The Best Books Deserve to Be Read Slowly
Never speed-read good books. Speed-reading is only for books you need to get through once and will never read again. If you read them again, you’d get nothing more out of them. The best books (and if you never read them, you’re living on junk food), the ones you’ll get more from every time you read them if you read them well, deserve to be read slowly. Of course, you could speed-read a great book — say, Augustine’s City of God or Dante’s Divine Comedy or Austen’s Pride and Prejudice — and you could get the gist of it. But is the gist all there is?
If my wife goes to the trouble of making a wonderful meal of prime rib, mashed potatoes and gravy, salad, and cherry pie, it’s terribly rude for me to rush through the meal, gulping down my food and hurrying from the table. I would also miss much of the nutrition that can only be gotten by chewing slowly. Most importantly, I’d miss the delight and spiritual nutrition of the circumstances that make the meal so pleasurable — appreciation of the place settings and fine china and the enjoyment of the company and conversation that make up the fellowship of the table.
We experience the same kind of loss when we
speed-read a great book
…if we ignore the pleasure of the binding, the print, the smell, the heft, and the ribbon marker, but especially the sound of the words, the rhythm and style and diction, which can only be savored at a normal, human, read-aloud speed, the pace at which the author wrote and at which he read his manuscript aloud to his friends.
We are not gnostics — or at least we shouldn’t be — but eating as though the tablecloth, china, crystal, nice clothes, and good conversation are not essential parts of the meal is a kind of
Wisdom comes not from stripping out some Platonic essence from the meal or the book as we rush through it, but from moving with the author at his pace and experiencing the things he put into his book that we can never even notice when we read too fast. If you’ve only read a great book at a great rate of speed, you cannot in good conscience say that you’ve read it. You wolfed your food.
But if you read a great book slowly — better still, aloud, or at least moving your lips — you can taste those long, juicy vowels, the crisp, chewy consonants, you can hear the swing and symmetry of the clauses and periods, and the very muscles of your mouth will participate as you speak the words. Learning comes in through three doors — eyes, ears, and mouth — instead of just one. And there are things to learn from the sound and rhythm and taste that we will miss if we read too fast.
Read the opening passage from The Pilgrim’s Progress silently and quickly:
“As I walked through the wilderness of this world, I lighted on a certain place, where was a Den, and I laid me down in that place to sleep: And as I slept, I dreamed a dream. I dreamed, and behold I saw a man cloathed with rags, standing in a certain place, with his face from his own house, a Book in his hand, and a great Burden upon his back. I looked, and saw him open the Book, and read therein; and as he read, he wept and trembled; and not being able longer to contain, he brake out with a lamentable cry, saying, What shall I do?”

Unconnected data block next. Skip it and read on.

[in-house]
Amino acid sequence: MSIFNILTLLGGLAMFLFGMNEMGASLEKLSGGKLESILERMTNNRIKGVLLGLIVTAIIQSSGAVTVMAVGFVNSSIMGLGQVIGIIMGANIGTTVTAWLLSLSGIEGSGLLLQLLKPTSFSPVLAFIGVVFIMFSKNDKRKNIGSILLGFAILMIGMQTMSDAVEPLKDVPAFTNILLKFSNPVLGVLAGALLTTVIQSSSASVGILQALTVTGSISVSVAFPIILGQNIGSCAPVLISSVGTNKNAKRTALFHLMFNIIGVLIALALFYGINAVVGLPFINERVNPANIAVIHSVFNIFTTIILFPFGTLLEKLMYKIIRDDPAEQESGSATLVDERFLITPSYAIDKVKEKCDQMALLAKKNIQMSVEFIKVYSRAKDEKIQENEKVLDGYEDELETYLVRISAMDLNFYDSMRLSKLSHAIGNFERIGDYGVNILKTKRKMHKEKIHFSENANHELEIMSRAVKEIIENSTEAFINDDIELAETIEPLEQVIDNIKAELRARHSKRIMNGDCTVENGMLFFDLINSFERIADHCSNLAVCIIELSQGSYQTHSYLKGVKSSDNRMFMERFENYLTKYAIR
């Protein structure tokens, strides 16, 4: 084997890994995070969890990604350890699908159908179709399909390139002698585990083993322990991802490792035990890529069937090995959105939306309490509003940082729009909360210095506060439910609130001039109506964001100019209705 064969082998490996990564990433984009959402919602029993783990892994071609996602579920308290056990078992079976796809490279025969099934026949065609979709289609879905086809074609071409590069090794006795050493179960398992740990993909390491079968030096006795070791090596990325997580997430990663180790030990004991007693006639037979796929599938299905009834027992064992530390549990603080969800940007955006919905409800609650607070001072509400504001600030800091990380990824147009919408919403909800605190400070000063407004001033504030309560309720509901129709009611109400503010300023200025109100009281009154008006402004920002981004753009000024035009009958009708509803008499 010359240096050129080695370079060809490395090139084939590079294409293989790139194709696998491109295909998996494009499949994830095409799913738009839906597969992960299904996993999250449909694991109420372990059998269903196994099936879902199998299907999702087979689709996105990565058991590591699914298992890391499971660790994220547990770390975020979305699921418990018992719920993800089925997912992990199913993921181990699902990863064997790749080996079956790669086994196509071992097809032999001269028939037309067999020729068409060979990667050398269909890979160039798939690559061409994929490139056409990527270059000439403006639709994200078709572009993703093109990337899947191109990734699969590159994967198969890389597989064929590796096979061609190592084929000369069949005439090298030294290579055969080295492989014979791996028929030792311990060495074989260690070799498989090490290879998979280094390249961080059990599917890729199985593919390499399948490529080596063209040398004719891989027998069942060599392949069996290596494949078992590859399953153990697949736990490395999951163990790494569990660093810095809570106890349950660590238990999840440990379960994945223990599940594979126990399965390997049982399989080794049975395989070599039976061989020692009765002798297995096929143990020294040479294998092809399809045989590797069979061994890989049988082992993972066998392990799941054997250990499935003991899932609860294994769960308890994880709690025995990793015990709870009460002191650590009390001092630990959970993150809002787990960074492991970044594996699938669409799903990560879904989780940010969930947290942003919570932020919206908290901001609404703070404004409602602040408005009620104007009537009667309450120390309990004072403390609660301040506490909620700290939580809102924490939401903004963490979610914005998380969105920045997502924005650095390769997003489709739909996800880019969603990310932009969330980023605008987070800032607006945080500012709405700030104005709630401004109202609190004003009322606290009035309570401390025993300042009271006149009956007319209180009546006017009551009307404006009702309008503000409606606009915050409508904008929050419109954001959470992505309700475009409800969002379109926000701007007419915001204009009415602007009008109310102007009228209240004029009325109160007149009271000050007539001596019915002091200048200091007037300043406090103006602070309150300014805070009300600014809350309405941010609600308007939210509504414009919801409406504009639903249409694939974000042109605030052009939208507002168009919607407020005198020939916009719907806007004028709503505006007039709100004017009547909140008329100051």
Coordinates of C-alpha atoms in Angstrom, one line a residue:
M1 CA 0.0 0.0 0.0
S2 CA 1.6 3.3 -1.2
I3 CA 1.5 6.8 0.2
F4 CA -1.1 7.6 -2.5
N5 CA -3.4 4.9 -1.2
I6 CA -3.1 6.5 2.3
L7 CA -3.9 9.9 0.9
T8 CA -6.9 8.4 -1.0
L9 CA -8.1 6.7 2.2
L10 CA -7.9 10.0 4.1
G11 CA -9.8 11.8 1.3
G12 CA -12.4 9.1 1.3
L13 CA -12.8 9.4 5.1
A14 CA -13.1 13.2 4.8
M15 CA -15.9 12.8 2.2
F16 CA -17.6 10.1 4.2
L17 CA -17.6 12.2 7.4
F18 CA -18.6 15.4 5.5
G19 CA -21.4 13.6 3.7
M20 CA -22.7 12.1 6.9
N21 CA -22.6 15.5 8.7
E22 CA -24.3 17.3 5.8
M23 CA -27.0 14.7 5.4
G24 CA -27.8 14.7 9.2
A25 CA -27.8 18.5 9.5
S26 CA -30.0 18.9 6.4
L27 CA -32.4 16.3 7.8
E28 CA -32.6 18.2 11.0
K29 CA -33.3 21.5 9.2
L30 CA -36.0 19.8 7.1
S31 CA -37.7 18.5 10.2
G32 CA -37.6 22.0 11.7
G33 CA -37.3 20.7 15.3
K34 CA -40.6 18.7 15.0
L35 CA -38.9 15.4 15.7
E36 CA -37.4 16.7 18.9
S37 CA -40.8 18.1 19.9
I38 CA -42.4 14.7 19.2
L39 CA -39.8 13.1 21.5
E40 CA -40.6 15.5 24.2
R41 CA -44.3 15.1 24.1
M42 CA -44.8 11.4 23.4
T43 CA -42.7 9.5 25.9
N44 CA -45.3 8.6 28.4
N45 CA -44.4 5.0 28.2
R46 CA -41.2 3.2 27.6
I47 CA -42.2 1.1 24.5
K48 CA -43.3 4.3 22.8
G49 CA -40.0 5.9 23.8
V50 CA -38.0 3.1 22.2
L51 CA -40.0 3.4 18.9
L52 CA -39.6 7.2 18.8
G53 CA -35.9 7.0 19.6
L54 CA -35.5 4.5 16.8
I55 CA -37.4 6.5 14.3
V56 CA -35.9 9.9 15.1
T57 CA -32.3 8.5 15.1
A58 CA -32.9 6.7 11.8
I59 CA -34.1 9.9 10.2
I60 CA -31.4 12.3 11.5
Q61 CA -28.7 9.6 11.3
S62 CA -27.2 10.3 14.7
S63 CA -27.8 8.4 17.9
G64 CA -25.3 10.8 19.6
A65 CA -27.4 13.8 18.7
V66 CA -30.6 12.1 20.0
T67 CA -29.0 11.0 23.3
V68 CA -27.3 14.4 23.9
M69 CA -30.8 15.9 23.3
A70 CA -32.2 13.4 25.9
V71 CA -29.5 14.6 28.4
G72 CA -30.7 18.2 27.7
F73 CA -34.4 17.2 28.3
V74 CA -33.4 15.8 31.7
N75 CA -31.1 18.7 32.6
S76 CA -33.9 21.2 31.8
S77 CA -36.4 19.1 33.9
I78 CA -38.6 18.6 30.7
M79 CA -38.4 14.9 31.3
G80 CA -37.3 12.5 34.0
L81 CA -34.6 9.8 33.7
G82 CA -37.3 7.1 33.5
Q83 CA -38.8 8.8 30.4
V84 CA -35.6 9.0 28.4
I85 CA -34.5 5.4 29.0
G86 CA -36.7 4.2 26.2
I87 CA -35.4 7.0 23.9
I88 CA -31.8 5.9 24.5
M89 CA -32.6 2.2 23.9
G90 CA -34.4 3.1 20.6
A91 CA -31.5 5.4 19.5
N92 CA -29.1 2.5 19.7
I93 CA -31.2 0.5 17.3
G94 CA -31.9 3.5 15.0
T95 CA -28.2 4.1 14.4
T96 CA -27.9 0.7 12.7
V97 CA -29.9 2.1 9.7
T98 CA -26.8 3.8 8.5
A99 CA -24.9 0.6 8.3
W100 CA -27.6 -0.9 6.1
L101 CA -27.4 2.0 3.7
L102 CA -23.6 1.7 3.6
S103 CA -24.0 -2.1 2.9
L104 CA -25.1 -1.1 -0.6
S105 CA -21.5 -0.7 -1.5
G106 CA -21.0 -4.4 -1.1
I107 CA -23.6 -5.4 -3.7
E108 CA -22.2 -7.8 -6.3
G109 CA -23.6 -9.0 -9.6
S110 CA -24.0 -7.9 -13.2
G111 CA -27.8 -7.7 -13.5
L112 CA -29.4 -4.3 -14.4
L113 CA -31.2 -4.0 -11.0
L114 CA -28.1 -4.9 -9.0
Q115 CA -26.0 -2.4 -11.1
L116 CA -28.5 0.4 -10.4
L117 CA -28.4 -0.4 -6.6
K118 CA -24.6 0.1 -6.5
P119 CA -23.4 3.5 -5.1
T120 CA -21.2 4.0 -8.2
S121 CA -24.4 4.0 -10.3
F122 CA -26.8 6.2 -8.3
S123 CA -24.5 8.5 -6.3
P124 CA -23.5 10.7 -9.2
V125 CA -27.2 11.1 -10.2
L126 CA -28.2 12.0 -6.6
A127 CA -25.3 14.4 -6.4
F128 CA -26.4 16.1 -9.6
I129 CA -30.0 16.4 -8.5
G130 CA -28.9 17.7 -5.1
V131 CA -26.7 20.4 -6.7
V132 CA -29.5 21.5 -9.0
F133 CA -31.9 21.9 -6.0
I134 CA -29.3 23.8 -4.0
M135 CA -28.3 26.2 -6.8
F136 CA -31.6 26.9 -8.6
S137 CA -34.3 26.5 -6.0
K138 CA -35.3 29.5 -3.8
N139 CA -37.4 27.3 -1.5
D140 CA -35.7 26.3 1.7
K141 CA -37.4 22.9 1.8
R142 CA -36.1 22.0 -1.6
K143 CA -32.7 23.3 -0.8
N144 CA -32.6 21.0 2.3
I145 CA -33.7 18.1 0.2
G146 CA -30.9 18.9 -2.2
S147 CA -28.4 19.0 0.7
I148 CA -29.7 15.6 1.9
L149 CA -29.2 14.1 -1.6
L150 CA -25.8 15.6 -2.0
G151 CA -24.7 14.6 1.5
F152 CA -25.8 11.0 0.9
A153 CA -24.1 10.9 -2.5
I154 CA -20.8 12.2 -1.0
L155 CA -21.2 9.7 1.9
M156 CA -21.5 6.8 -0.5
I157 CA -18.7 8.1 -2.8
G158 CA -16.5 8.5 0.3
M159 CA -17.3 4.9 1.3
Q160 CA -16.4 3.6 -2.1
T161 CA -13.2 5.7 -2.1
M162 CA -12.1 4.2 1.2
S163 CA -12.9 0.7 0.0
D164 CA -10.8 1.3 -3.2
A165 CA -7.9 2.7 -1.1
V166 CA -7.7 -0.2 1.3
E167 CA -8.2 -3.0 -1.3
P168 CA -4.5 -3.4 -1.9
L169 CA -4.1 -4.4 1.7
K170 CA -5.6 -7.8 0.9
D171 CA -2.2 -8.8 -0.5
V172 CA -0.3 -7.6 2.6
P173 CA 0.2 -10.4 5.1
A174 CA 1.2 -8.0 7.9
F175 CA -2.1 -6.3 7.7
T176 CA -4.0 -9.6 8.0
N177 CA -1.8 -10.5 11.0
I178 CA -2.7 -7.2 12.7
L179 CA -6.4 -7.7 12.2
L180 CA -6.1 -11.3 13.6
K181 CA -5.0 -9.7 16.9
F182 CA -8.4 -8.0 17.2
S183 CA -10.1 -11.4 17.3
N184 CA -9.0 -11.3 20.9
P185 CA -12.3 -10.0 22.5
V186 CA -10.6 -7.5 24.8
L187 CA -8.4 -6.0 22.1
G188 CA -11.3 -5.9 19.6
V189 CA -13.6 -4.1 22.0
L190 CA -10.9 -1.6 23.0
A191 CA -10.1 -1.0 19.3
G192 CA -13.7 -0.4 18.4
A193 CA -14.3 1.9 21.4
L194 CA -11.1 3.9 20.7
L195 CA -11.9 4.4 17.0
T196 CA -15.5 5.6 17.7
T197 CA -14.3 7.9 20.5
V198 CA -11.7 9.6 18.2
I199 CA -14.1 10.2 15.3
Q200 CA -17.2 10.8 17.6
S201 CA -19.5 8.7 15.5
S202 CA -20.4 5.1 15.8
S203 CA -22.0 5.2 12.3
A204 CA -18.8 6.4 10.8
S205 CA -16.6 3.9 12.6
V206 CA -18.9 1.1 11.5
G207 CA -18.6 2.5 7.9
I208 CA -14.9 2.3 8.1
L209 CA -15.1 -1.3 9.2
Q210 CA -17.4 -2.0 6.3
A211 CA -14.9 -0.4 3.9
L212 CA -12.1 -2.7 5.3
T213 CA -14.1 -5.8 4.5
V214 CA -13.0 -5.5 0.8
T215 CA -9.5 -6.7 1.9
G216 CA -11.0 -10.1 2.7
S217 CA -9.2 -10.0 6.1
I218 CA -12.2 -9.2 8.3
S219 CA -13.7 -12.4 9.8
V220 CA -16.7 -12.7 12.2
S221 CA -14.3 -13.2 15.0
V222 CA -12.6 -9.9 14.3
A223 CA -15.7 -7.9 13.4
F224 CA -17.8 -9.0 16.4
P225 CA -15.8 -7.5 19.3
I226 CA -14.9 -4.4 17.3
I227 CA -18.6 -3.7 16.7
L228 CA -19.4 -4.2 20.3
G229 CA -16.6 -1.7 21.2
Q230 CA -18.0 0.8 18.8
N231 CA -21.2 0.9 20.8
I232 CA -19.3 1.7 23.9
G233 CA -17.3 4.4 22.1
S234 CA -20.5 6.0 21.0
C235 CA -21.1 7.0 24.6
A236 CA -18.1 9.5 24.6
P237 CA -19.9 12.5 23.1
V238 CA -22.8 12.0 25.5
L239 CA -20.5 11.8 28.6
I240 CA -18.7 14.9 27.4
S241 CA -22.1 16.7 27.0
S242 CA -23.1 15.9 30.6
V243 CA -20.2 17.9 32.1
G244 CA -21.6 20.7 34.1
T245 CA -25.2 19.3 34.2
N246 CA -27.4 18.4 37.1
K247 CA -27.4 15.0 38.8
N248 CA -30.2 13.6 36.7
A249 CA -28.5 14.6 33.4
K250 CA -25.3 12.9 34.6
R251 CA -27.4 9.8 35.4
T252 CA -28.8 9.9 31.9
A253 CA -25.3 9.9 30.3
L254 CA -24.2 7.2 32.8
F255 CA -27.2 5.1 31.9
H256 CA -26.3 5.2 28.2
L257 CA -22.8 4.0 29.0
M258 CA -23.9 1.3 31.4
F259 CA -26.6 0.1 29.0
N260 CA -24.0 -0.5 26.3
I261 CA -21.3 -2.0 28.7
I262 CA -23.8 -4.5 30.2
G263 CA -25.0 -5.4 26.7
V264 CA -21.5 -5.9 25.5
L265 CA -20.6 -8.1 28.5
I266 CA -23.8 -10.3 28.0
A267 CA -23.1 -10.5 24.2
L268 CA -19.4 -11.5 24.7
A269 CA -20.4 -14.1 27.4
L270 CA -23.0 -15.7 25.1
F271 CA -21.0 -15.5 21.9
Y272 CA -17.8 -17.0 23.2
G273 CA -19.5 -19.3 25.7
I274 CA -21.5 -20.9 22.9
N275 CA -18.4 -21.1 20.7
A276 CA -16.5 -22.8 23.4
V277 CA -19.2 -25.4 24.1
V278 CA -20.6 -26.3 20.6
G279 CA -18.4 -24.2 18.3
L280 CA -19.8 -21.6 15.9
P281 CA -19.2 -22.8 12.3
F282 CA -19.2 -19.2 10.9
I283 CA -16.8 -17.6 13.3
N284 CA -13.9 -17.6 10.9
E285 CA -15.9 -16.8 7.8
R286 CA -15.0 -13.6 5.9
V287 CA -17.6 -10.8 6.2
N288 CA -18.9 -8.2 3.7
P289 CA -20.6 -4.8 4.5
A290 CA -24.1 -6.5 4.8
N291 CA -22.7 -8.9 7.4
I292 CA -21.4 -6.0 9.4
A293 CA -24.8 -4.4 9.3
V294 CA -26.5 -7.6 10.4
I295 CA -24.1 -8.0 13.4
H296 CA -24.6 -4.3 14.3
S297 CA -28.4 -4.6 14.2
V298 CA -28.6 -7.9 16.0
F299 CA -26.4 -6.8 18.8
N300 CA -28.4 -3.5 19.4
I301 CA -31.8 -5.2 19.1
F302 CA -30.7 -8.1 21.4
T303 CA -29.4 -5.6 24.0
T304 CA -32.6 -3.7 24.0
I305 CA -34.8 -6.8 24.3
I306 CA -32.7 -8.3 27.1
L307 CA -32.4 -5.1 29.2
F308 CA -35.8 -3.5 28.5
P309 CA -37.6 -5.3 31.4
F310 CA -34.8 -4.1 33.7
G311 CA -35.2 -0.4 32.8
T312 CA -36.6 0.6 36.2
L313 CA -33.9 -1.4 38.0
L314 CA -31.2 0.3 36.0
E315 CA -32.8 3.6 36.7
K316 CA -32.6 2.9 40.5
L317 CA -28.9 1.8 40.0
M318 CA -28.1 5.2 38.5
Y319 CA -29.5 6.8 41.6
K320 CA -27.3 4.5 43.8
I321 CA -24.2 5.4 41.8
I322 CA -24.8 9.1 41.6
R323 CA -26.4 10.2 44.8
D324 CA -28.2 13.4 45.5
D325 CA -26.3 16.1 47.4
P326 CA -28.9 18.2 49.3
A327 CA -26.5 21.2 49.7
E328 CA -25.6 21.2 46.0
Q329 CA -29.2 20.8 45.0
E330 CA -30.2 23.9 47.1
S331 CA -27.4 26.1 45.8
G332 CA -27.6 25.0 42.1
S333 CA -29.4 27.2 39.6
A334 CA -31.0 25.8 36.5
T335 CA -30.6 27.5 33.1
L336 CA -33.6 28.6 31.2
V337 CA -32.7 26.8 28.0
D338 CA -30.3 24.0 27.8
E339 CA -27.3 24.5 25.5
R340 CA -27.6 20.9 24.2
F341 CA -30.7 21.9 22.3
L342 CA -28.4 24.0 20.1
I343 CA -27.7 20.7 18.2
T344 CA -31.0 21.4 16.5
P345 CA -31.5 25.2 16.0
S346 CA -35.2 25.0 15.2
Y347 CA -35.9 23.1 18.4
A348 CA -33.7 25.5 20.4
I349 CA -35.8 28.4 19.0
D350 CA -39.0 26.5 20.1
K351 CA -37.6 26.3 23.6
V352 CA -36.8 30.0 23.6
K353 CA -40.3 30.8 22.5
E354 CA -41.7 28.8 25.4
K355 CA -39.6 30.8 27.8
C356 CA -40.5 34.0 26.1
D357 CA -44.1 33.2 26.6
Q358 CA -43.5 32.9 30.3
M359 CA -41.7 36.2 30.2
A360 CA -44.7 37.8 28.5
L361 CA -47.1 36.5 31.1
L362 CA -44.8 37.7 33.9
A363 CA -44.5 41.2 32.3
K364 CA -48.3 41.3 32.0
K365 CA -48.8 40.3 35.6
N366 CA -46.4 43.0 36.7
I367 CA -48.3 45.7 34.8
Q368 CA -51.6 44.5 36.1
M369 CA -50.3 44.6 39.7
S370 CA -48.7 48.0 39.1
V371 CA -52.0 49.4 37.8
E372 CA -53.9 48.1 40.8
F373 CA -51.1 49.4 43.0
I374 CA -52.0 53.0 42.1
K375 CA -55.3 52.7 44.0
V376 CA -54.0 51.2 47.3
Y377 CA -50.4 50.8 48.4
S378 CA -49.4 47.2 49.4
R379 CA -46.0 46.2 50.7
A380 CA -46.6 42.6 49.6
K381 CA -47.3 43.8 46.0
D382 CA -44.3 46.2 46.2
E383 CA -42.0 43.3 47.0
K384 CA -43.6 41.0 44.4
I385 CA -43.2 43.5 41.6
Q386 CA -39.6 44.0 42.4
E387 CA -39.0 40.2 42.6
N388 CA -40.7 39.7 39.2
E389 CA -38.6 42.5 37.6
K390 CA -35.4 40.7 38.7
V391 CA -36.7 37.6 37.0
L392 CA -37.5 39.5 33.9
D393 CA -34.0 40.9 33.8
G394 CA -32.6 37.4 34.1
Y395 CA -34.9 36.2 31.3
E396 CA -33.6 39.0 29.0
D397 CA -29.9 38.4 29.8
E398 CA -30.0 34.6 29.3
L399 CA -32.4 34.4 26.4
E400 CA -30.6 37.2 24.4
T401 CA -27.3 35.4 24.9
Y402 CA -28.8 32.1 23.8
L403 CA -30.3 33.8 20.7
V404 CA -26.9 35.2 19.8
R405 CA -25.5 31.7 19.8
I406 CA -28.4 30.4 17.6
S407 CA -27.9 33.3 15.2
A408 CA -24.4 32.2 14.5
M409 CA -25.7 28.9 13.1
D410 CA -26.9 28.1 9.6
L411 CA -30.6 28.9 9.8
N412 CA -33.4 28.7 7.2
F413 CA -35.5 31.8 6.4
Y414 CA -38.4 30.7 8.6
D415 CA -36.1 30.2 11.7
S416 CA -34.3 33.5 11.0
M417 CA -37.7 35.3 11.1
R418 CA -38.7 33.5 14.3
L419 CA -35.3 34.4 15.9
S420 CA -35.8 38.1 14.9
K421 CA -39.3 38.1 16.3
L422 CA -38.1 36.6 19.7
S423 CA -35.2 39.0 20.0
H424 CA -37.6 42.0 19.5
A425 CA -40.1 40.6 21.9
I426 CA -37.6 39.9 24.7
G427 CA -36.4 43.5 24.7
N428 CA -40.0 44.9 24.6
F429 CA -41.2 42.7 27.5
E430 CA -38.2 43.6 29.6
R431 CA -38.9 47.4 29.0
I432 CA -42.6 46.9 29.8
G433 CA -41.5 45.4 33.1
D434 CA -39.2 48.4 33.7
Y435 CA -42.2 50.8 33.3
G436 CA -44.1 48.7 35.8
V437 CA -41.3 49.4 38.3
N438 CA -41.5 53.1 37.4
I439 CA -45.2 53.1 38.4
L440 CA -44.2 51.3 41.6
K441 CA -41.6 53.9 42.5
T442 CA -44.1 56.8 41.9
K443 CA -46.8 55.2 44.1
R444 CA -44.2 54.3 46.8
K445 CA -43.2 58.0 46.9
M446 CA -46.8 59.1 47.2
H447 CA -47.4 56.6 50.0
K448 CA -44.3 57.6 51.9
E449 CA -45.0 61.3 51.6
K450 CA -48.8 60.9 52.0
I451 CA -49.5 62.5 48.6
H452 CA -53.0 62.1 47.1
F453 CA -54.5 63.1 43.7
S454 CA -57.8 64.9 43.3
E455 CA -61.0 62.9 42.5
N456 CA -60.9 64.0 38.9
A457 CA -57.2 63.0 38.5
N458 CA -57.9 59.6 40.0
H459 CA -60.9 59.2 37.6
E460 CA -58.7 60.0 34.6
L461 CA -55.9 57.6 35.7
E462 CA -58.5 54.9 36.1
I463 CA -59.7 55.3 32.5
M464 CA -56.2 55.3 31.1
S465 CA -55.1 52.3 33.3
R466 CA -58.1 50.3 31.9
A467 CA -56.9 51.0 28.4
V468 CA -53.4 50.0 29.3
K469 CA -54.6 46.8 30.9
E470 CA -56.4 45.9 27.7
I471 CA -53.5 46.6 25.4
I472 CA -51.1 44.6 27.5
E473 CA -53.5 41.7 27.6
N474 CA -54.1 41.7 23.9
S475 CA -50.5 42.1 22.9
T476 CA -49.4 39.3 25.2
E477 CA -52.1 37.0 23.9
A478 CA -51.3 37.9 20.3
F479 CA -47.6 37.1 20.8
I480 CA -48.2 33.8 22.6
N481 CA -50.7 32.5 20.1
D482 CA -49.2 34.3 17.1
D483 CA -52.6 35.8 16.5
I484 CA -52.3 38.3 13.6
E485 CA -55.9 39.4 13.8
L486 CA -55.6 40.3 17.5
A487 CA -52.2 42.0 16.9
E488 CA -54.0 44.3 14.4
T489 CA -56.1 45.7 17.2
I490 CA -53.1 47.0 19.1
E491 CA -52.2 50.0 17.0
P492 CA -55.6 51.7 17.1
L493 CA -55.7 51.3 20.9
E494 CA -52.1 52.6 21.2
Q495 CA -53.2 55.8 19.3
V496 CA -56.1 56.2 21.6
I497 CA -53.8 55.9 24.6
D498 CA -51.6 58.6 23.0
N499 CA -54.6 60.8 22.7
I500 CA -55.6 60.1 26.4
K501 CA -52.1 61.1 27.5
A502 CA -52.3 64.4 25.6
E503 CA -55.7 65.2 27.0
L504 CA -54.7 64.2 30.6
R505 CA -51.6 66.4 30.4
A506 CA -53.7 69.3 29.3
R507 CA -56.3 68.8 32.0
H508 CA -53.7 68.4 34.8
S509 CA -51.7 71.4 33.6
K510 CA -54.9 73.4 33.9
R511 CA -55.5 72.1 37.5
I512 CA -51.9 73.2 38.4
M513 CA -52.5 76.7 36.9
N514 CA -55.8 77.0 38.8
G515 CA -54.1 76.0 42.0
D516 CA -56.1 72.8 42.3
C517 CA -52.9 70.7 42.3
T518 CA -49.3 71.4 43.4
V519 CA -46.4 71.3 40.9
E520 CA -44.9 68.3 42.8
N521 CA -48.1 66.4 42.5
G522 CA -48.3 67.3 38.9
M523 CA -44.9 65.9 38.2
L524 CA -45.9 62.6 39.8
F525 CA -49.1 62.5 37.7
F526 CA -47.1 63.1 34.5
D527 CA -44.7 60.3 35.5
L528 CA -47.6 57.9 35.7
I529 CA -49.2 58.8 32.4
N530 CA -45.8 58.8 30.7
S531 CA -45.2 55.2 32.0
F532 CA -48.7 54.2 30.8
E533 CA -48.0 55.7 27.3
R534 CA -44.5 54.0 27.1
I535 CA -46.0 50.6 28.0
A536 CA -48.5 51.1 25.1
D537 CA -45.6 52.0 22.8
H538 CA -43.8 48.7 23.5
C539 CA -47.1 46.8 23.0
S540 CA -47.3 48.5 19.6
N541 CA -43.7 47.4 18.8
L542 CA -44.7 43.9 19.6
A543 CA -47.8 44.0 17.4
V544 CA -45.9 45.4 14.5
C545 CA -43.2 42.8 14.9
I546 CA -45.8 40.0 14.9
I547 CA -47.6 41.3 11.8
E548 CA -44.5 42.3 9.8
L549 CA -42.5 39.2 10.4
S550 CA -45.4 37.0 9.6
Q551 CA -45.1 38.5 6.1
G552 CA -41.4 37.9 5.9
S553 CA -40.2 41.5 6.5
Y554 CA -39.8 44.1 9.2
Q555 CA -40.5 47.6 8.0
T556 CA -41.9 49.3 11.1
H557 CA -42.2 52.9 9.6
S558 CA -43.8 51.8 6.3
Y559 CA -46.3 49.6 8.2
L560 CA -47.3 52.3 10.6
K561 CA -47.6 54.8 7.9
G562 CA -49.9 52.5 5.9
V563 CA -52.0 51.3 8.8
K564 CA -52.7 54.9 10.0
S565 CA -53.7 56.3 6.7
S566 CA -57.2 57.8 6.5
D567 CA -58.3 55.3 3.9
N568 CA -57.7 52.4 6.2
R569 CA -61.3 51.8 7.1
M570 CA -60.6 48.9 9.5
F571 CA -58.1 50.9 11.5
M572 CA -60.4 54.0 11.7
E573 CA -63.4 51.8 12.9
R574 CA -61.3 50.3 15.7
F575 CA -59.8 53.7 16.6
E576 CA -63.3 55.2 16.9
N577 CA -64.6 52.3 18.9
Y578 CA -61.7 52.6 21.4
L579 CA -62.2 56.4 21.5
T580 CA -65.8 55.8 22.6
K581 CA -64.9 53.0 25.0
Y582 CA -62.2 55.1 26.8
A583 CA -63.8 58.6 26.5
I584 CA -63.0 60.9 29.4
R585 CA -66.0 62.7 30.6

You understood the story, didn’t you? But now, please go back and read it aloud, slowly, and with feeling, almost exaggerating the inflection. Do it twice. Notice the sound and the shape of your mouth as it makes the W’s, S’s, D’s, and B’s, and the long O’s, E’s, and A’s. Listen to the rhythm of the passage and the pace of the clauses. Do you see how it adds to the richness of the passage, a richness that the quick silent reading would never recognize? Of course, if you’re reading this essay quickly and didn’t actually go back and read the paragraph aloud when I asked you to, you won’t understand.
In our Christian circles we often glibly say that “meditation” in the Psalms means something like a cow chewing the cud. But how often have we thought about how literally David might have meant that? Medieval monks had a method of reading called
We starve our souls and our minds and wonder why there is so little wisdom in the world.
Author, Wesley Callihan
Wesley Callihan teaches Old Western Culture: Greeks and Romans course. He grew up on a farm in Idaho and graduated in History from the University of Idaho in 1983. He has taught classics and the Great Books at Logos School in Moscow, Idaho; the University of Idaho; New St. Andrews College in Moscow, Idaho; and at Veritas Academy in Lancaster, Pennsylvania. Wes likes to read, garden, watch movies, fish and hunt, travel. He and his wife have six children.
Learn More About Plato's Ideas
The Philosophers is the fourth and last unit in The Greeks, year one in the Old Western Culture series. Wesley Callihan covers the most important works of Plato and Aristotle as he introduces students to the ideas that have been wrestled with by Western Civilization for over two thousand years.